Sunday, 9 September 2012

Recipe LXXI - Bread and Butter Pudding and Custard

Yes, you read that right. Bread and butter pudding; the childhood memory of most British adults who went to a school with a good kitchen. And here's the thing: with the UK being this year's country of focus, it heartened me a lot to read reports of its culinary resurrection. The UK has always been a pioneering food nation, but this is back to basics.

Whilst I was in London a few weeks ago, I went to "Fish!", my favourite restaurant, and as I promised, a recipe from their desserts menu. This is it. I love that restaurant's commitment to excellent food without the pretentiousness and stuffiness of many quality establishments.
It is so simple, so delicious and so pleasing to the eye and the stomach that it is a wonder that it has not ventured out of the English-speaking nations. You hardly need anything for it, and it
makes a truly lovely setting on the table after a delicious dinner.

A bag of sliced bread (but you can do your own, for example sweet bread, panettone or something similar)
A block of butter
3 to 5 eggs
About 0.5 litres of milk
3 to 4 tablespoons of sugar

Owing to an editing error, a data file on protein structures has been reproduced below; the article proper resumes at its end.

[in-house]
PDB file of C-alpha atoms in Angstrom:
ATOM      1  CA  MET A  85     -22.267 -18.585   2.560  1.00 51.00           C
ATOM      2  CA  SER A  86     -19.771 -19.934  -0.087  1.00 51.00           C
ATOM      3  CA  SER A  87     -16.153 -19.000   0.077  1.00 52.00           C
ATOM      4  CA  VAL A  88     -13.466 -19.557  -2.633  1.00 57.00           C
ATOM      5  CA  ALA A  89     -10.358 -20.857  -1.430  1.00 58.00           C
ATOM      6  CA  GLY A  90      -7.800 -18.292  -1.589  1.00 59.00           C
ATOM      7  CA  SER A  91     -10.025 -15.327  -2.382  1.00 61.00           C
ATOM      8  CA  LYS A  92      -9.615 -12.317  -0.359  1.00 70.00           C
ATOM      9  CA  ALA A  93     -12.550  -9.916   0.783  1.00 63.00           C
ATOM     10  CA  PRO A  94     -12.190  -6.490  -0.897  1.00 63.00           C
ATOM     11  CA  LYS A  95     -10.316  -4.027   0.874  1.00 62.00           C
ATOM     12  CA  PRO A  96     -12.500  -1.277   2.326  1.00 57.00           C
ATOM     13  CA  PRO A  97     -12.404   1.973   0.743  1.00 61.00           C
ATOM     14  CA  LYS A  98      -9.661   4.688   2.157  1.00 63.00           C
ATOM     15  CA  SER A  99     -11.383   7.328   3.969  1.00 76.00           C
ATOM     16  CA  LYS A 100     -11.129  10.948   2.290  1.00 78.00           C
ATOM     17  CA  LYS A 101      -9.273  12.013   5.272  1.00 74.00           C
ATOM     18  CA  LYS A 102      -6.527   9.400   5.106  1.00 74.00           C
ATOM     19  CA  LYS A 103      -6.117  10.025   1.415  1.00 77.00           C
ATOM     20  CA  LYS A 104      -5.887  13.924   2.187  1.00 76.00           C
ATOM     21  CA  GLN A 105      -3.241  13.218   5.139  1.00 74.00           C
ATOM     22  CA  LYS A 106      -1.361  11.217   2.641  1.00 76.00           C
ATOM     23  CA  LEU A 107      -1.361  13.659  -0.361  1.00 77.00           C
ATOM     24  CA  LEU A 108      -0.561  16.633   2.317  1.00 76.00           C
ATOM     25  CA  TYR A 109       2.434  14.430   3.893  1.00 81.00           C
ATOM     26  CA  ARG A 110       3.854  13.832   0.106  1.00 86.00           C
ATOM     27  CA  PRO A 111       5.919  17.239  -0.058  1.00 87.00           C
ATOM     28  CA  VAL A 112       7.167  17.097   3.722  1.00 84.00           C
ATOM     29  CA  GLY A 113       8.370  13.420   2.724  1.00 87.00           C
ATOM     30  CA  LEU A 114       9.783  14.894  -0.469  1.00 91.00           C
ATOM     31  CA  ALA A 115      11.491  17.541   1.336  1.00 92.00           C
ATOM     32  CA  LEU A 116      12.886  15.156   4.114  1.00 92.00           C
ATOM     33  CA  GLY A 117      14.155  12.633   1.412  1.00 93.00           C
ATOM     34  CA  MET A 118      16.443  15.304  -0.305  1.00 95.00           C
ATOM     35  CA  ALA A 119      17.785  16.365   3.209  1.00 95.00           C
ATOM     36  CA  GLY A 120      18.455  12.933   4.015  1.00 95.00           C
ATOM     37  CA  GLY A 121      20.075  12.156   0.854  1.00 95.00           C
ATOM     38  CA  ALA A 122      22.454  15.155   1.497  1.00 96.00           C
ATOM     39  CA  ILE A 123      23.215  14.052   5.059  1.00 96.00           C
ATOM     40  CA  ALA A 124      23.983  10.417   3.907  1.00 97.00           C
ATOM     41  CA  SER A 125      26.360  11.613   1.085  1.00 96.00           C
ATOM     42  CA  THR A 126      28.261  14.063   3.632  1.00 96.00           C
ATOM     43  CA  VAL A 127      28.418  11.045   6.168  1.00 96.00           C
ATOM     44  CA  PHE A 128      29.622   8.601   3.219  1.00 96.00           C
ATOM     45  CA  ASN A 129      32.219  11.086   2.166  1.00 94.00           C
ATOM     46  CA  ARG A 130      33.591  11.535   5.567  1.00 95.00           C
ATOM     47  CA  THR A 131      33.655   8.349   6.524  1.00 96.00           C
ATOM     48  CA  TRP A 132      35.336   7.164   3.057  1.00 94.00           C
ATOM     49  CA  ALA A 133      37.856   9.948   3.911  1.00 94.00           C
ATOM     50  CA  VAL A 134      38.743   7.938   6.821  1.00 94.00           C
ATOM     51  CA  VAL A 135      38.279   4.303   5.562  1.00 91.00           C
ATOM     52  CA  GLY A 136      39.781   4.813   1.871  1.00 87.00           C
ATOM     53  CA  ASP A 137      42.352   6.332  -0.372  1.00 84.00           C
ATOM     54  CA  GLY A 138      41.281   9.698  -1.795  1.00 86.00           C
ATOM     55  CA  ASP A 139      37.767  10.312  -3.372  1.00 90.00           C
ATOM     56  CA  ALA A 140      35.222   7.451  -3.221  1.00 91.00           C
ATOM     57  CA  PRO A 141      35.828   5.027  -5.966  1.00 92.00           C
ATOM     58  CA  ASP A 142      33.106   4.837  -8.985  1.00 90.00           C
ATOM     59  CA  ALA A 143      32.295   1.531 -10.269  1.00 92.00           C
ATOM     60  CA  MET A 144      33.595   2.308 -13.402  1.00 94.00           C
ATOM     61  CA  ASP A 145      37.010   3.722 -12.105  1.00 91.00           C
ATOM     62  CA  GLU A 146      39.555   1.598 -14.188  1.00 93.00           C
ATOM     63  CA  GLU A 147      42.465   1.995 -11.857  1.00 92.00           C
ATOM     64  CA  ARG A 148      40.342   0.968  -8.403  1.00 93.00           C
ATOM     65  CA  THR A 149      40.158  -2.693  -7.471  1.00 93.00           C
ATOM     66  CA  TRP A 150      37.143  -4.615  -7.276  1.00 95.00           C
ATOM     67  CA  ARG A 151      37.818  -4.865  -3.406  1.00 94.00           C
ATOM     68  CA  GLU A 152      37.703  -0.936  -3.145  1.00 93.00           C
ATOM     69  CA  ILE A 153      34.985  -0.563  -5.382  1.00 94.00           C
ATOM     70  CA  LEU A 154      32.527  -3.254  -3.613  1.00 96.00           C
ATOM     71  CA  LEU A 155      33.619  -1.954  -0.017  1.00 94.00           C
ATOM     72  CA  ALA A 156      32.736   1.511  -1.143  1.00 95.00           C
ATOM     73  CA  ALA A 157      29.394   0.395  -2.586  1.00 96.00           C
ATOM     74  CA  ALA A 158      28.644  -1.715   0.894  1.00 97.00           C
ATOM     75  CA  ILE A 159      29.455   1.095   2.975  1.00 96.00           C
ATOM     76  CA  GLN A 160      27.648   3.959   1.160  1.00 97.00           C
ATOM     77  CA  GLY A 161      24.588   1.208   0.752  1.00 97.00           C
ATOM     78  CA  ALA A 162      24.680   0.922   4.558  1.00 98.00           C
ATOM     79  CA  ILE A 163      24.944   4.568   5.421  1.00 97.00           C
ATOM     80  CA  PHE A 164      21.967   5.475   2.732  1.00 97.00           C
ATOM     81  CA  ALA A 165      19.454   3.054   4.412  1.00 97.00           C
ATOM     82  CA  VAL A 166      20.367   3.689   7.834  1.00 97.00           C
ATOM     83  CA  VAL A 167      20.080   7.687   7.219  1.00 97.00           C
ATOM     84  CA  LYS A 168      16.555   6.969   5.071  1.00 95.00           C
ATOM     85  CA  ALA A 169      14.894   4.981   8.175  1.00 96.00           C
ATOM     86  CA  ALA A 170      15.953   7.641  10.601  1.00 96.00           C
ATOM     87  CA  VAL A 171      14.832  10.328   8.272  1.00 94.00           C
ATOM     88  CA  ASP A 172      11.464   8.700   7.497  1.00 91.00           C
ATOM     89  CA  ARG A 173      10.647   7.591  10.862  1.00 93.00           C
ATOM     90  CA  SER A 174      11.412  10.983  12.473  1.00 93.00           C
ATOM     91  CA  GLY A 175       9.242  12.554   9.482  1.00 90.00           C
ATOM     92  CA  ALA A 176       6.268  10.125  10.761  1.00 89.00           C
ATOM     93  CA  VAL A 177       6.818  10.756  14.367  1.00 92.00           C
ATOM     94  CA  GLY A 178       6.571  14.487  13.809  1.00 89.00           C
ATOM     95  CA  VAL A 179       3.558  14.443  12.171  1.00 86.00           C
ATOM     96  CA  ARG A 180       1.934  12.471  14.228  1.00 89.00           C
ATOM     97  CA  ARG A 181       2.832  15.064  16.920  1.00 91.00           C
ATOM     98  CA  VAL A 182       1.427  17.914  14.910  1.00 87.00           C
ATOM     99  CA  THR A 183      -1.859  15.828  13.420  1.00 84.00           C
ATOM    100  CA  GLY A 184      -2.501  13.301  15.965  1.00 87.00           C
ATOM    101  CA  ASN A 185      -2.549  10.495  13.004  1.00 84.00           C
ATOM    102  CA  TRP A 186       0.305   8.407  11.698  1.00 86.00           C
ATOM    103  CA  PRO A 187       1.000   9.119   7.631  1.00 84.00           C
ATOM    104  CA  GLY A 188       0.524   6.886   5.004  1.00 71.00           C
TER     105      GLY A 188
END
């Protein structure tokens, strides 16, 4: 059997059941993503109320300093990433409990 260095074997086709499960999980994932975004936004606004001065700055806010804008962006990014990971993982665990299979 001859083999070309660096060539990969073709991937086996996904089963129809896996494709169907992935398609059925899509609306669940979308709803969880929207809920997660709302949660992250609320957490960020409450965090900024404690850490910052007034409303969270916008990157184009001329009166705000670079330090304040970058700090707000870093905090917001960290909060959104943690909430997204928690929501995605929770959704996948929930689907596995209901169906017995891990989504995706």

Some vanilla essence or sugar
A bag of raisins/sultanas
Some cinnamon powder
A decent baking tray

Put the milk, eggs, sugar and vanilla into a bowl and give it a very good mix. Leave it on the side. Turn on your oven to 180°C.

Cut the crusts off your bread, butter both sides of the slices and start packing them into your baking tray in layers. It's easier to butter one side of the bread before you put it in, then the other side once it's fit into place. Put some raisins onto the first layer, then do the second with more raisins, until you have reached about two-thirds of the way up the baking tray. I used only half the bread, so I'll make some more tomorrow when I've been to the shop for more eggs and milk! You can put some cinnamon in each layer, or just sprinkle the top layer with it.

Then return to your milky mix and give it a good stir before you pour it over the bread and put it in the oven for twenty to thirty-five minutes, depending on your preference. I like the tope slightly burned, so I had mine in for about half an hour.

Serve it with custard (see the second part of recipe LIII for details, or make some from an instant packet, like back at school!)

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